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National Safety Council

Biological Threats
(Selected information from Are You Ready?, FEMA)

Biological agents are organisms or toxins that can kill or incapacitate people, livestock, and crops. The three basic groups of biological agents that would likely be used as weapons are bacteria, viruses, and toxins. Most biological agents are difficult to grow and maintain. Many break down quickly when exposed to sunlight and other environmental factors, while others, such as anthrax spores, are very long lived.

Biological agents can be dispersed by spraying them into the air, by infecting animals that carry the disease to humans, and by contaminating food and water. Delivery methods include:

  • Aerosols — biological agents are dispersed into the air, forming a fine mist that may drift for miles. Inhaling the agent may cause disease in people or animals.
  • Animals — some diseases are spread by insects and animals, such as fleas, mice, flies, mosquitoes, and livestock.
  • Food and water contamination — some pathogenic organisms and toxins may persist in food and water supplies. Most microbes can be killed, and toxins deactivated, by cooking food and boiling water. Most microbes are killed by boiling water for one minute, but some require longer. Follow official instructions.
  • Person-to-person — spread of a few infectious agents is also possible. Humans have been the source of infection for smallpox, plague, and the Lassa viruses.

Specific information on biological agents is available at the Centers for Disease Control and Prevention’s Web site, www.bt.cdc.gov.


Take Protective Measures

Before a Biological Attack

The following are guidelines for what you should do to prepare for a biological threat:

  • Check with your doctor to ensure all required or suggested immunizations are up to date. Children and older adults are particularly vulnerable to biological agents.
  • Consider installing a High Efficiency Particulate Air (HEPA) filter in your furnace return duct. These filters remove particles in the 0.3 to 10 micron range and will filter out most biological agents that may enter your house. If you do not have a central heating or cooling system, a stand-alone portable HEPA filter can be used.

Filtration in Buildings
Building owners and managers should determine the type and level of filtration in their structures and the level of protection it provides against biological agents. The National Institute of Occupational Safety and Health (NIOSH) provides technical guidance on this topic in their publication:

Guidance for Filtration and Air-Cleaning Systems to Protect Building Environments from Airborne Chemical, Biological, or Radiological Attacks. To obtain a copy, call 1(800)35NIOSH or visit Guidance for Filtration and Air-Cleaning Systems to Protect Building Environments from Airborne Chemical, Biological, or Radiological Attacks (DHHS (NIOSH) Pub No. 2003-136) to download NIOSH Publication 2003-136.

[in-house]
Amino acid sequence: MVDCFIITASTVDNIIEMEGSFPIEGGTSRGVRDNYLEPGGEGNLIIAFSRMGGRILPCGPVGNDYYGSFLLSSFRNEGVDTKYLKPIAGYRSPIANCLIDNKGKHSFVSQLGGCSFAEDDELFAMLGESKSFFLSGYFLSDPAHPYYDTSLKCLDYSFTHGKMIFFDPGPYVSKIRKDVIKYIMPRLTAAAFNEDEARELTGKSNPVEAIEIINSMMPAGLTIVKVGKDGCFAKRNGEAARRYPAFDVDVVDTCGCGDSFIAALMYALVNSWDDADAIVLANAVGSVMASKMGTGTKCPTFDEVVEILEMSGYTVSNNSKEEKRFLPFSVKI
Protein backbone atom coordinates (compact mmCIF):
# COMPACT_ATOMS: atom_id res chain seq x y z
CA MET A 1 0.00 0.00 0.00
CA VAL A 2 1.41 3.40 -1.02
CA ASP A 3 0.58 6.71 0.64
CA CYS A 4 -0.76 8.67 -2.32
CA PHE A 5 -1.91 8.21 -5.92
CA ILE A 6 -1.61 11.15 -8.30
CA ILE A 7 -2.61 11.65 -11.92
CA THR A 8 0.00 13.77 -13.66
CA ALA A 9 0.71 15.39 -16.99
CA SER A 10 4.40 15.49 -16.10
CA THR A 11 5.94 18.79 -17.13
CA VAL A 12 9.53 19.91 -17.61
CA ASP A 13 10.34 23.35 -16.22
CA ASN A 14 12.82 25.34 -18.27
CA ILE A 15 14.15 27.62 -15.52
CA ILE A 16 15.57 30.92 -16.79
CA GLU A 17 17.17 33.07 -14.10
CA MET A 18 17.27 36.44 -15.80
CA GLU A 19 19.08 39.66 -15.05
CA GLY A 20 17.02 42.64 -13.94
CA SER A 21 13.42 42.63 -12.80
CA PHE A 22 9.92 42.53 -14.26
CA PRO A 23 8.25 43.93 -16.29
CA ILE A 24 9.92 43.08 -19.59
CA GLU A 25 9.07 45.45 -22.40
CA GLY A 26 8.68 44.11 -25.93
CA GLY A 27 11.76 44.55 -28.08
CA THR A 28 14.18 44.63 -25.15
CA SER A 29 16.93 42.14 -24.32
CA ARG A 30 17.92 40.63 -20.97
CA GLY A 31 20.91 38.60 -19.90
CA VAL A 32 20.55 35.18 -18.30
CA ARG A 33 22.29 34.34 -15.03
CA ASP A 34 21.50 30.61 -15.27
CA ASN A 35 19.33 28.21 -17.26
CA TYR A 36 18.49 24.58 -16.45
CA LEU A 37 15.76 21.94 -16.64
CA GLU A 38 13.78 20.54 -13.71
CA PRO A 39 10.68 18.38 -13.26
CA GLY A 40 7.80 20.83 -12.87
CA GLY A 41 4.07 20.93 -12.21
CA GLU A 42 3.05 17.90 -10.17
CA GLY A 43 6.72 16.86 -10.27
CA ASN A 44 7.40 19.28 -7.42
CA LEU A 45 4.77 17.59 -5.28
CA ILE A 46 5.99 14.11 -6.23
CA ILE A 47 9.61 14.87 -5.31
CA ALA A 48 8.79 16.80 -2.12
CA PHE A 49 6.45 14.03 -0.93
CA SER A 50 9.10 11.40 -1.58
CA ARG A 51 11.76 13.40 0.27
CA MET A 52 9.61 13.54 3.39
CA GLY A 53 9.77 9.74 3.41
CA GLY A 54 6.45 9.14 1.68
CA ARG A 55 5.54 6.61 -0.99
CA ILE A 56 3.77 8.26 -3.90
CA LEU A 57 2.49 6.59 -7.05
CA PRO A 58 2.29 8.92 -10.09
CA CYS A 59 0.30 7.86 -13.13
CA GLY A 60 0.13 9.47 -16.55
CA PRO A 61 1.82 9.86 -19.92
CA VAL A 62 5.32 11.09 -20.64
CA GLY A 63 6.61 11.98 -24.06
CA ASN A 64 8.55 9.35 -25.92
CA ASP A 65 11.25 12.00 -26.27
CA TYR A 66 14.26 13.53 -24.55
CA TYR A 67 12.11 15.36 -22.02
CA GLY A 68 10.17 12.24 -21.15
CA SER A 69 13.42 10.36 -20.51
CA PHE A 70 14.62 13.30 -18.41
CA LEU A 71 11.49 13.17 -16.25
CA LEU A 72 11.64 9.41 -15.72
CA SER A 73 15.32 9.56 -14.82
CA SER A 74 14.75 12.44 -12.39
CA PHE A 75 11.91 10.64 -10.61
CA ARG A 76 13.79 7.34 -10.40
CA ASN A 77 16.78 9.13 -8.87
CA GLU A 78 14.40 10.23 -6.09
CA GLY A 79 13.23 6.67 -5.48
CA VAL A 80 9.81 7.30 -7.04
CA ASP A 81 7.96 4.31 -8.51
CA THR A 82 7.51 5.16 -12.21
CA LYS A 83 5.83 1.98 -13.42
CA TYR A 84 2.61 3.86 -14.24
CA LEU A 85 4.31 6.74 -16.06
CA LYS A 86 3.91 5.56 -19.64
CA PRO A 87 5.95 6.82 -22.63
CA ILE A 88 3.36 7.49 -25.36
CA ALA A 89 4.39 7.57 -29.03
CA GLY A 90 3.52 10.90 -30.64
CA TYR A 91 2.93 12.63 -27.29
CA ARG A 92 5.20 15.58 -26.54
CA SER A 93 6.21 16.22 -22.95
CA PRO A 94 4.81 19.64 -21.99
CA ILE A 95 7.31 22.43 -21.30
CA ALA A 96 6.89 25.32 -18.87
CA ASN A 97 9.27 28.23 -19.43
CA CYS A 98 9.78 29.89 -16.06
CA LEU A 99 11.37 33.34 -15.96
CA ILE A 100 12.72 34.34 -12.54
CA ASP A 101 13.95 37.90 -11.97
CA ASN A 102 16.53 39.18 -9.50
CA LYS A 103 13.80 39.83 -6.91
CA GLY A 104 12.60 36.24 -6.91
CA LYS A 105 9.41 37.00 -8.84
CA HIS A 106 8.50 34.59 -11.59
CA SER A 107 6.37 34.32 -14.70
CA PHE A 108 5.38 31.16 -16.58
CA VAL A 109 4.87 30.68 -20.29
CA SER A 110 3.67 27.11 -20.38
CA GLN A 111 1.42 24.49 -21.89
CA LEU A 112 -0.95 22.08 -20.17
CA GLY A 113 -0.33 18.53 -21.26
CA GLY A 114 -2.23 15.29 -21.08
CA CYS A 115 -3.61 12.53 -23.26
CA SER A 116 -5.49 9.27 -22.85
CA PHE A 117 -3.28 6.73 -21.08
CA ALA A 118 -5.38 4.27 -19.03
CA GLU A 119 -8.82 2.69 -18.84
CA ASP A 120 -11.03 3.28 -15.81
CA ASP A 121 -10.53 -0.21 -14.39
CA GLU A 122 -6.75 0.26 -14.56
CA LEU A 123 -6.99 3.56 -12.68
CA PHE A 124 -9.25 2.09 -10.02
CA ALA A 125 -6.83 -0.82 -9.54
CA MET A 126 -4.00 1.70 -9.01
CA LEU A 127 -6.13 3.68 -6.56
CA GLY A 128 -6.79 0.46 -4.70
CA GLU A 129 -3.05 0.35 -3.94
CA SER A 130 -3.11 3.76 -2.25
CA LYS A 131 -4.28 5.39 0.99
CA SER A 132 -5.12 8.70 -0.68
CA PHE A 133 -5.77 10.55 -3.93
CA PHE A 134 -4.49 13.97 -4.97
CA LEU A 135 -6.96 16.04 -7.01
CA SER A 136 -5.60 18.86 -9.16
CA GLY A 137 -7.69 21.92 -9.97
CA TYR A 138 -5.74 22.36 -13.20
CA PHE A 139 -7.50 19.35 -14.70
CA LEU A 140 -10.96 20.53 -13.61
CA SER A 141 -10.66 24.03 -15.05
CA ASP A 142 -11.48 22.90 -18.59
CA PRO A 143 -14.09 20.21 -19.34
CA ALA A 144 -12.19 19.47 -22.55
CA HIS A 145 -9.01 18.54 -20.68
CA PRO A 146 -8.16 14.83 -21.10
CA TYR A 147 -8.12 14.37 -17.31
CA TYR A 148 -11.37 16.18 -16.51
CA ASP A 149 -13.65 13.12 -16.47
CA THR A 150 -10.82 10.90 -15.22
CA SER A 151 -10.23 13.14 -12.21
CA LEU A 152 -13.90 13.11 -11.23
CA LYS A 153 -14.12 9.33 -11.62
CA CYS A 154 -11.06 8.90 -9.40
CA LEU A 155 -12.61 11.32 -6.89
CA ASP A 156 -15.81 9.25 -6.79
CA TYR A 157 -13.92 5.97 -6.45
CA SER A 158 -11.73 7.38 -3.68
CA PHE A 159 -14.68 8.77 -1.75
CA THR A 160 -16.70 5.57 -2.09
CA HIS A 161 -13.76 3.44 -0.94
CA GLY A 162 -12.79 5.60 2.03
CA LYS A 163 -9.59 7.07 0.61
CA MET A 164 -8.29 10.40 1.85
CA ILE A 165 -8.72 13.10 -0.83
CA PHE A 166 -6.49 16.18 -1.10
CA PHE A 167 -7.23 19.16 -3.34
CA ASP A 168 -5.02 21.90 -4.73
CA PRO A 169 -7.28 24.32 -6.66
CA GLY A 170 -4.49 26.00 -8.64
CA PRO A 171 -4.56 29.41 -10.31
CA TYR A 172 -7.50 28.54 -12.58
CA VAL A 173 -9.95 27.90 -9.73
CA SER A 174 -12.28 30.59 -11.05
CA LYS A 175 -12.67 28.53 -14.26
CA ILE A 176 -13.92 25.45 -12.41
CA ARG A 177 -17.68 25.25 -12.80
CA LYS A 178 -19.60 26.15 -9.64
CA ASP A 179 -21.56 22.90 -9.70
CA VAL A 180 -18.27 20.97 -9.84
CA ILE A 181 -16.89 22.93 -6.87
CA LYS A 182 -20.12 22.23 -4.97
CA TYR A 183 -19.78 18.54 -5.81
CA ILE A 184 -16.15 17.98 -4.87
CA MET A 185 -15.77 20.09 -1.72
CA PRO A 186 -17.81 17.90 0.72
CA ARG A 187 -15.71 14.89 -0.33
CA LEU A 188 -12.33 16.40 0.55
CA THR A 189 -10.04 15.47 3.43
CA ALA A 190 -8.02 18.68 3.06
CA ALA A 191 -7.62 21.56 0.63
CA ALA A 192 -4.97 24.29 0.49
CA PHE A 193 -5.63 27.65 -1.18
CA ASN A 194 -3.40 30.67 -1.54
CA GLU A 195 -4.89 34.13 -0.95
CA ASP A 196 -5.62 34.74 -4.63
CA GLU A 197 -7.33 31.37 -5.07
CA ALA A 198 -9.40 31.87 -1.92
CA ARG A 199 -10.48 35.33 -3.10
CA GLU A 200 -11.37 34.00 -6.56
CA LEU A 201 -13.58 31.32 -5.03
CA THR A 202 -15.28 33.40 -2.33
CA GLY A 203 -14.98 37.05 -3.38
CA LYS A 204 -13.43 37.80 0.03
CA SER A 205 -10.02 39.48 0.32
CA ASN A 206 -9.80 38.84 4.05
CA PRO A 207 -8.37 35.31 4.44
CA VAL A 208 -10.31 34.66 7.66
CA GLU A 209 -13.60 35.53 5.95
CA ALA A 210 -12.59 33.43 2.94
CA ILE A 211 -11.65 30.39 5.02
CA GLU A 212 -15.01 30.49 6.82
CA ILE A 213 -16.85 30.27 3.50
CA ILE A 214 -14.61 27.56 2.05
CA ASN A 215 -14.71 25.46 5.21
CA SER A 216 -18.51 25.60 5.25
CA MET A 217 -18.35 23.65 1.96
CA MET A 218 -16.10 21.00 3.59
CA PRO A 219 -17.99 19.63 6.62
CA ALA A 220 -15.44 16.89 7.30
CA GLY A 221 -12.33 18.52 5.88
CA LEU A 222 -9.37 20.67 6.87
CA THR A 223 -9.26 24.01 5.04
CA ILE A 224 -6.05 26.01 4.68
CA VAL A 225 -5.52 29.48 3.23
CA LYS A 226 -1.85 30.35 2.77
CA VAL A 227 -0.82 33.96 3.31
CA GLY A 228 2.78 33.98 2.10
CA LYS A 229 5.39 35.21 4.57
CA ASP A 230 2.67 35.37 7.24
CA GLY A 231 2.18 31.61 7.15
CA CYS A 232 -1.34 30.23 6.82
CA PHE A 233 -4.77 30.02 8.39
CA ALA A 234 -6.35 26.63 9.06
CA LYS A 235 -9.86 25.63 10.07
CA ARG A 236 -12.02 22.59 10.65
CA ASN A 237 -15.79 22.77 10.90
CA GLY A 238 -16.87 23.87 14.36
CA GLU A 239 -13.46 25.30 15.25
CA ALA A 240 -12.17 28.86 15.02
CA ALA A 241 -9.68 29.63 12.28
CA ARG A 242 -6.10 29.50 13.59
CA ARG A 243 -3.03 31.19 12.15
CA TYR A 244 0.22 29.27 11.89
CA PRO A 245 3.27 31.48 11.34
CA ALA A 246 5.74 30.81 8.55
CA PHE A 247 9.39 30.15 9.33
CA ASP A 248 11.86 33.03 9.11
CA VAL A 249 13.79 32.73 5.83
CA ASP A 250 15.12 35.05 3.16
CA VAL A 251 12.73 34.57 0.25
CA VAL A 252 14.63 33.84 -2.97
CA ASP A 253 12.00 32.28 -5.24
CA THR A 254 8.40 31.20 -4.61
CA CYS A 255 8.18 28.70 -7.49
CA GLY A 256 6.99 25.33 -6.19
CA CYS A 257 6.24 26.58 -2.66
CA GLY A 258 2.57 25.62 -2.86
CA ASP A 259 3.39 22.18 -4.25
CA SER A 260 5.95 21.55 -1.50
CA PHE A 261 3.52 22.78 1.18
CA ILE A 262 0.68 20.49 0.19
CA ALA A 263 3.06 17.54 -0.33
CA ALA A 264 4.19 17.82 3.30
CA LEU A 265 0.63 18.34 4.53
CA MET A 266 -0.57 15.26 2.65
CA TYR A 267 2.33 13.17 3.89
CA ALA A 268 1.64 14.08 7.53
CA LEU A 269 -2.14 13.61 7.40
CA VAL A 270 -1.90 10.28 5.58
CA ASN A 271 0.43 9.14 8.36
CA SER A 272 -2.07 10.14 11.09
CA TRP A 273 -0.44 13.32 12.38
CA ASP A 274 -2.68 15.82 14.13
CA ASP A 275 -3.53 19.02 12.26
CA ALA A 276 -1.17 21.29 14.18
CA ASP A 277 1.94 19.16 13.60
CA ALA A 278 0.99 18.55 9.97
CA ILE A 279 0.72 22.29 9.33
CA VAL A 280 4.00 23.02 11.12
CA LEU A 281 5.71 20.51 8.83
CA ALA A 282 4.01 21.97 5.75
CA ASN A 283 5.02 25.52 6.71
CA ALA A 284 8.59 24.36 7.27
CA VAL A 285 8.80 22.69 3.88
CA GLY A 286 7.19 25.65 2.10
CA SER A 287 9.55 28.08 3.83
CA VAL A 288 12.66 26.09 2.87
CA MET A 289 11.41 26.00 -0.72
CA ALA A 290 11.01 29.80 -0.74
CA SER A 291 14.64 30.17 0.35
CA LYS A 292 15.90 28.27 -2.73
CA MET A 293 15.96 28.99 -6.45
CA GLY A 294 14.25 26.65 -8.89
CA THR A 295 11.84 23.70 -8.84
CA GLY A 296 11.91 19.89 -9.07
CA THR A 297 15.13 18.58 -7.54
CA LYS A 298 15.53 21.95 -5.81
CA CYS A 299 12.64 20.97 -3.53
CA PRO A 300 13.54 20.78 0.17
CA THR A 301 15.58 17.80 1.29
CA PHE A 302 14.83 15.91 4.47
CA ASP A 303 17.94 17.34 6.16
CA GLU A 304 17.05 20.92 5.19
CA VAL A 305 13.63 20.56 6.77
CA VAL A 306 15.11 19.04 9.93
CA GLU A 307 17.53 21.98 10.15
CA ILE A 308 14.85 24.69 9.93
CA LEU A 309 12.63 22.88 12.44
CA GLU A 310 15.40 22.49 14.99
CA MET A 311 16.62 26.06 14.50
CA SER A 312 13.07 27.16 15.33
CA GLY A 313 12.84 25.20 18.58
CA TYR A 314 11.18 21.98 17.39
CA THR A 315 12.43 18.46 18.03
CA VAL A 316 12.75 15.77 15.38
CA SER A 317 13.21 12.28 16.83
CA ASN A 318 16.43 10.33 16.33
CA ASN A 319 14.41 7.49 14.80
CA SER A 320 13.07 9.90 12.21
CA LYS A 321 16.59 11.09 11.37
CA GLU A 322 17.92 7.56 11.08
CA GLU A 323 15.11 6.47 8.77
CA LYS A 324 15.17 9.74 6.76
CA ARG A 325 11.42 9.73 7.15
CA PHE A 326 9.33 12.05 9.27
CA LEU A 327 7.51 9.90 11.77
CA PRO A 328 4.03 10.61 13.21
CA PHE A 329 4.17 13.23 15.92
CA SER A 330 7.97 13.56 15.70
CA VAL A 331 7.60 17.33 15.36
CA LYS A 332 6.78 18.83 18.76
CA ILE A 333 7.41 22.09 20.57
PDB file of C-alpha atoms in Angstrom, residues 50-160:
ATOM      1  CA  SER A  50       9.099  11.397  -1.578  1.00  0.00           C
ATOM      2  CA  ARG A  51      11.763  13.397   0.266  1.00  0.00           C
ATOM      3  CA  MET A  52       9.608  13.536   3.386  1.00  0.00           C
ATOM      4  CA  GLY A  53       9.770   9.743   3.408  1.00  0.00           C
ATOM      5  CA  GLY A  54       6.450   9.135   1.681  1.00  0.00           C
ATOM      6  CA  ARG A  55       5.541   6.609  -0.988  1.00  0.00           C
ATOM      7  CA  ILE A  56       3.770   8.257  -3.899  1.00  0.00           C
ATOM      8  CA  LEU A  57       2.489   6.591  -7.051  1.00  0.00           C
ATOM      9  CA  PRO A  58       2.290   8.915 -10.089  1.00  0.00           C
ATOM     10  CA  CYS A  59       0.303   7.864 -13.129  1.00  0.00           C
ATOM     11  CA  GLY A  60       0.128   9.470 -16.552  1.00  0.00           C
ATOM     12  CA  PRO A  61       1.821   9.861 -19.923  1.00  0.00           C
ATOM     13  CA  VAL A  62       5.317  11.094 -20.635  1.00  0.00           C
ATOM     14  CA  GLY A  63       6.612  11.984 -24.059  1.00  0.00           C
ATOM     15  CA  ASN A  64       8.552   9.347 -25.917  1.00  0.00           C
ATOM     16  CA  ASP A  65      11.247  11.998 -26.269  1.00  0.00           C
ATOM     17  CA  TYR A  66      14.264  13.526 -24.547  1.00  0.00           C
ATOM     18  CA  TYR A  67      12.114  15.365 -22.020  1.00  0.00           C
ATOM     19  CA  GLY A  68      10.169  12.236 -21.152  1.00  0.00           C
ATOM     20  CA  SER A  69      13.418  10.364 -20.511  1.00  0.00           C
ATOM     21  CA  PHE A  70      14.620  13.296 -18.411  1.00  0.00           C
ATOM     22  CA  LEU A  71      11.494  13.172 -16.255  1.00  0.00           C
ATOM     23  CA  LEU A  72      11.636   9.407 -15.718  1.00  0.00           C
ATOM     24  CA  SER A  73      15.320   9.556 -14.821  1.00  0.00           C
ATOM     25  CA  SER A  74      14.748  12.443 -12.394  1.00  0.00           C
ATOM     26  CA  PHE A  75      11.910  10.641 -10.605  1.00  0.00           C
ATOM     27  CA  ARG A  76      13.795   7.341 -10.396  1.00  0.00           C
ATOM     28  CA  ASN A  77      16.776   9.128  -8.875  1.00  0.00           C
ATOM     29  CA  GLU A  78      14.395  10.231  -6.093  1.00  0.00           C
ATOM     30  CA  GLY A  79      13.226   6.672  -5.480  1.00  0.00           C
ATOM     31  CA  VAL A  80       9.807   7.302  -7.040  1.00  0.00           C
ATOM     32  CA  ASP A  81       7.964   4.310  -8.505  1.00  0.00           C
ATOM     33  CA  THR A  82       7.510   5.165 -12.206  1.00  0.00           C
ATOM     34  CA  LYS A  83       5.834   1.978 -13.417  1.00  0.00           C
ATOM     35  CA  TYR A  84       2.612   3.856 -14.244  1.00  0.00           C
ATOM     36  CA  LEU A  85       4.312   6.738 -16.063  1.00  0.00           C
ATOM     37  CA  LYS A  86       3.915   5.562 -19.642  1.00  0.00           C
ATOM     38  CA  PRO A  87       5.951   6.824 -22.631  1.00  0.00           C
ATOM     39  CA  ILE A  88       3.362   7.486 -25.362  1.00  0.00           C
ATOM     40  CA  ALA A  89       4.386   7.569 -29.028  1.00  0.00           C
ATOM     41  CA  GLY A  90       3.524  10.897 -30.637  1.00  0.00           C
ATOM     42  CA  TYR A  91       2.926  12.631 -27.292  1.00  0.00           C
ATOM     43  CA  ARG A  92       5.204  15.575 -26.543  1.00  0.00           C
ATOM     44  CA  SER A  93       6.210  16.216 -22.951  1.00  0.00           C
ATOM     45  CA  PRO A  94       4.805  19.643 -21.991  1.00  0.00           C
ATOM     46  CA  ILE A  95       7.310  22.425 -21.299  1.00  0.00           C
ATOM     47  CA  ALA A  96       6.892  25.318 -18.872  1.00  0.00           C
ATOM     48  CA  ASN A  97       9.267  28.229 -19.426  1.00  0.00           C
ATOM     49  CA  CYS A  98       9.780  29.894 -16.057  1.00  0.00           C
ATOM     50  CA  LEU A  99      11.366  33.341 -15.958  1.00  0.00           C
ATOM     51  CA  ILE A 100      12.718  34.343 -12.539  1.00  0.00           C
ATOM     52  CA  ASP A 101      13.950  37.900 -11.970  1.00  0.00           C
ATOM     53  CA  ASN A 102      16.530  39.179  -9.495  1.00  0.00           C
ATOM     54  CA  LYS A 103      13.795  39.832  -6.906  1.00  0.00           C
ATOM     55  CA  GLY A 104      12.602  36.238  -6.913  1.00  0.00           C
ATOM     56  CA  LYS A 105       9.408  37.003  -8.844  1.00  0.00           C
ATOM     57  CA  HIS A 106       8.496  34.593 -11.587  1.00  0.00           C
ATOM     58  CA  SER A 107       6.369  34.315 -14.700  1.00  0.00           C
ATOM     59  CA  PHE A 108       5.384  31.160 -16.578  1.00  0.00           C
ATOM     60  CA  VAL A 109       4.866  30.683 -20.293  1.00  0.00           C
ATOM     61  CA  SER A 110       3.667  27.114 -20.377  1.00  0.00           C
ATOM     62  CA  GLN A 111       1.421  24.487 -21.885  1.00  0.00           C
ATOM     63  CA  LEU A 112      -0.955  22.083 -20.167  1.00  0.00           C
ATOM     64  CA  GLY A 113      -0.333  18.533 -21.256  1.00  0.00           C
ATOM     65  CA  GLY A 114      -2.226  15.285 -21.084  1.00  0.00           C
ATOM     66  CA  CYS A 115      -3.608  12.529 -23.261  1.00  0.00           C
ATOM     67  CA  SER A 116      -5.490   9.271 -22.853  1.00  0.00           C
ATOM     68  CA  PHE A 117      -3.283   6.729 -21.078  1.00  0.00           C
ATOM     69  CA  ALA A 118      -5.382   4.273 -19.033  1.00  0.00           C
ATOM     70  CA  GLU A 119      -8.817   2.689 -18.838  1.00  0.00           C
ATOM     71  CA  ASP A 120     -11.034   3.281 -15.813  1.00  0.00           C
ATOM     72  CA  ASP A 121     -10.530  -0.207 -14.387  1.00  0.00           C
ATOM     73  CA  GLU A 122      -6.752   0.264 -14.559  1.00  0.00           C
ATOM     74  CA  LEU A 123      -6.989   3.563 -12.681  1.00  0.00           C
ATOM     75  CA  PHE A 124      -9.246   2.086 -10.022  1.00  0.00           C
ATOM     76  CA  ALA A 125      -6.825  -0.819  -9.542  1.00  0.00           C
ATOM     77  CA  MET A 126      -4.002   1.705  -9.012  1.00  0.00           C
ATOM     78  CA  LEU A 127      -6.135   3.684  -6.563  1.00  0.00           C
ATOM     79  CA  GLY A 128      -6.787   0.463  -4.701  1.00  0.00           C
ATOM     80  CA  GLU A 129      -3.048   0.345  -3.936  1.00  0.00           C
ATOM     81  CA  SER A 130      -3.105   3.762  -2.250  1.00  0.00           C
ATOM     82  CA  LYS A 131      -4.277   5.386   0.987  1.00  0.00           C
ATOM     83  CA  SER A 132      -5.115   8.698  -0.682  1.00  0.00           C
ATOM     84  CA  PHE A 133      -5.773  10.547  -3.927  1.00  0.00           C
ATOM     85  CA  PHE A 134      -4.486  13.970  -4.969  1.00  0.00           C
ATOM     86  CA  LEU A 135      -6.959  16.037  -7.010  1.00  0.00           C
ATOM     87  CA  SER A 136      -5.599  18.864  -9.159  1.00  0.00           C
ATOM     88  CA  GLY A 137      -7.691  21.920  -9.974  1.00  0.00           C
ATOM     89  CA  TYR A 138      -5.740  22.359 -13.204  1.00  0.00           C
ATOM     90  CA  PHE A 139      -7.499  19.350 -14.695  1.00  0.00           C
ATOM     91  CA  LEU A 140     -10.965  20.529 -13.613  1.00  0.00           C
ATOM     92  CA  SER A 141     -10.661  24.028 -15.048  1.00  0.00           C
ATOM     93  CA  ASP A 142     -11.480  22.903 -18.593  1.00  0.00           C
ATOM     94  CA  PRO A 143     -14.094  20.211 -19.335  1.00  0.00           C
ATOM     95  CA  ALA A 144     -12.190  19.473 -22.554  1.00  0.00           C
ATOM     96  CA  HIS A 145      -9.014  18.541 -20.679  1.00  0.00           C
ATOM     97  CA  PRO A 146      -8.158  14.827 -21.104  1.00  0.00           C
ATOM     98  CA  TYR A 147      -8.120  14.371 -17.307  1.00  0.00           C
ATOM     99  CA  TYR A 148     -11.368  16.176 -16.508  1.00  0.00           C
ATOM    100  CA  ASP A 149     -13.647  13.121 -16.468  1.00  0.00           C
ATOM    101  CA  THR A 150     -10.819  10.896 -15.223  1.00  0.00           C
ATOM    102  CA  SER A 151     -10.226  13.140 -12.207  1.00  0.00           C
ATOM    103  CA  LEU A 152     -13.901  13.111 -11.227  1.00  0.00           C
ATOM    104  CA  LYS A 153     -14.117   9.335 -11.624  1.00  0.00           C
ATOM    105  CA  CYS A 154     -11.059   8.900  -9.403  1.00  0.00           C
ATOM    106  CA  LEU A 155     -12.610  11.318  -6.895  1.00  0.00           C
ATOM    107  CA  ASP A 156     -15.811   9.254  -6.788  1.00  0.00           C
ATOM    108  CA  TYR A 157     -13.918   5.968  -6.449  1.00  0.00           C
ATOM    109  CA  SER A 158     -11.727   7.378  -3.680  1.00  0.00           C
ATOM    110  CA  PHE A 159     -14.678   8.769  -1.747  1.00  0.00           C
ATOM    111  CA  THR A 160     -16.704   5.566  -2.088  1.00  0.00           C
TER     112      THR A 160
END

During a Biological Attack
In the event of a biological attack, public health officials may not immediately be able to provide information on what you should do. It will take time to determine what the illness is, how it should be treated, and who is in danger. Watch television, listen to radio, or check the Internet for official news and information including signs and symptoms of the disease, areas in danger, if medications or vaccinations are being distributed, and where you should seek medical attention if you become ill.

The first evidence of an attack may be when you notice symptoms of the disease caused by exposure to an agent. Be suspicious of any symptoms you notice, but do not assume that any illness is a result of the attack. Use common sense and practice good hygiene

If you become aware of an unusual and suspicious substance nearby:

  • Move away quickly.
  • Wash with soap and water.
  • Contact authorities.
  • Listen to the media for official instructions.
  • Seek medical attention if you become sick.

If you are exposed to a biological agent:

  • Remove and bag your clothes and personal items. Follow official instructions for disposal of contaminated items.
  • Wash yourself with soap and water and put on clean clothes.
  • Seek medical assistance. You may be advised to stay away from others or even quarantined.


After a Biological Attack
In some situations, such as the case of the anthrax letters sent in 2001, people may be alerted to potential exposure. If this is the case, pay close attention to all official warnings and instructions on how to proceed. The delivery of medical services for a biological event may be handled differently to respond to increased demand.

The basic public health procedures and medical protocols for handling exposure to biological agents are the same as for any infectious disease. It is important for you to pay attention to official instructions via radio, television, and emergency alert systems.



Using HEPA Filters
HEPA filters are useful in biological attacks. If you have a central heating and cooling system in your home with a HEPA filter, leave it on if it is running or turn the fan on if it is not running. Moving the air in the house through the filter will help remove the agents from the air. If you have a portable HEPA filter, take it with you to the internal room where you are seeking shelter and turn it on.

If you are in an apartment or office building that has a modern, central heating and cooling system, the system’s filtration should provide a relatively safe level of protection from outside biological contaminants. HEPA filters will not filter chemical agents.


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